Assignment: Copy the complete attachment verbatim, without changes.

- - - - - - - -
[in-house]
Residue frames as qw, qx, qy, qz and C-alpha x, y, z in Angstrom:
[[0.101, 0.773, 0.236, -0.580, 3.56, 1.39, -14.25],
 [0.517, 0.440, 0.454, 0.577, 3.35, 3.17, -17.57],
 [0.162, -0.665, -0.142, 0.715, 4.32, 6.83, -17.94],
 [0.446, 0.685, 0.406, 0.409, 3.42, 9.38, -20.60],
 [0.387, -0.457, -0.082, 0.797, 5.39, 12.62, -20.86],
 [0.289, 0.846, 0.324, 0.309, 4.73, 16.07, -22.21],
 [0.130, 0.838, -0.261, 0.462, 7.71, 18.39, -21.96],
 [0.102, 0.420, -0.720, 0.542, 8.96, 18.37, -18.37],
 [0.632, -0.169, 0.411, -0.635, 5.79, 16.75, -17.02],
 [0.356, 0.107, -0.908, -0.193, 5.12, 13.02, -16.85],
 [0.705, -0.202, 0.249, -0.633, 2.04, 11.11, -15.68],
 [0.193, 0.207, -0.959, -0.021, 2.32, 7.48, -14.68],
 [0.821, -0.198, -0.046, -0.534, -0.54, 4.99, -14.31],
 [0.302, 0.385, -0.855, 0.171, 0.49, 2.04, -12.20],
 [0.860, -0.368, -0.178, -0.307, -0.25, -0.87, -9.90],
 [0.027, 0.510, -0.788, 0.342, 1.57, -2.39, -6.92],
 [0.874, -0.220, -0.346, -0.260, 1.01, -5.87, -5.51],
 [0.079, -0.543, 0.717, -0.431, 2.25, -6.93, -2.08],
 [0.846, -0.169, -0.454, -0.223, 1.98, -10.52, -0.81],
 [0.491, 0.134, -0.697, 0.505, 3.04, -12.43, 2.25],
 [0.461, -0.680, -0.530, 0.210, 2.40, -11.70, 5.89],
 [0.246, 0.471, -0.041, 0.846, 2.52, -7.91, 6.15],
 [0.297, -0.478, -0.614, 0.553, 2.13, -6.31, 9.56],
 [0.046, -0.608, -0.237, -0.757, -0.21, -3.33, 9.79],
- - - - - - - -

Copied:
[in-house]
Residue frames as qw, qx, qy, qz and C-alpha x, y, z in Angstrom:
[[0.101, 0.773, 0.236, -0.580, 3.56, 1.39, -14.25],
 [0.517, 0.440, 0.454, 0.577, 3.35, 3.17, -17.57],
 [0.162, -0.665, -0.142, 0.715, 4.32, 6.83, -17.94],
 [0.446, 0.685, 0.406, 0.409, 3.42, 9.38, -20.60],
 [0.387, -0.457, -0.082, 0.797, 5.39, 12.62, -20.86],
 [0.289, 0.846, 0.324, 0.309, 4.73, 16.07, -22.21],
 [0.130, 0.838, -0.261, 0.462, 7.71, 18.39, -21.96],
 [0.102, 0.420, -0.720, 0.542, 8.96, 18.37, -18.37],
 [0.632, -0.169, 0.411, -0.635, 5.79, 16.75, -17.02],
 [0.356, 0.107, -0.908, -0.193, 5.12, 13.02, -16.85],
 [0.705, -0.202, 0.249, -0.633, 2.04, 11.11, -15.68],
 [0.193, 0.207, -0.959, -0.021, 2.32, 7.48, -14.68],
 [0.821, -0.198, -0.046, -0.534, -0.54, 4.99, -14.31],
 [0.302, 0.385, -0.855, 0.171, 0.49, 2.04, -12.20],
 [0.860, -0.368, -0.178, -0.307, -0.25, -0.87, -9.90],
 [0.027, 0.510, -0.788, 0.342, 1.57, -2.39, -6.92],
 [0.874, -0.220, -0.346, -0.260, 1.01, -5.87, -5.51],
 [0.079, -0.543, 0.717, -0.431, 2.25, -6.93, -2.08],
 [0.846, -0.169, -0.454, -0.223, 1.98, -10.52, -0.81],
 [0.491, 0.134, -0.697, 0.505, 3.04, -12.43, 2.25],
 [0.461, -0.680, -0.530, 0.210, 2.40, -11.70, 5.89],
 [0.246, 0.471, -0.041, 0.846, 2.52, -7.91, 6.15],
 [0.297, -0.478, -0.614, 0.553, 2.13, -6.31, 9.56],
 [0.046, -0.608, -0.237, -0.757, -0.21, -3.33, 9.79],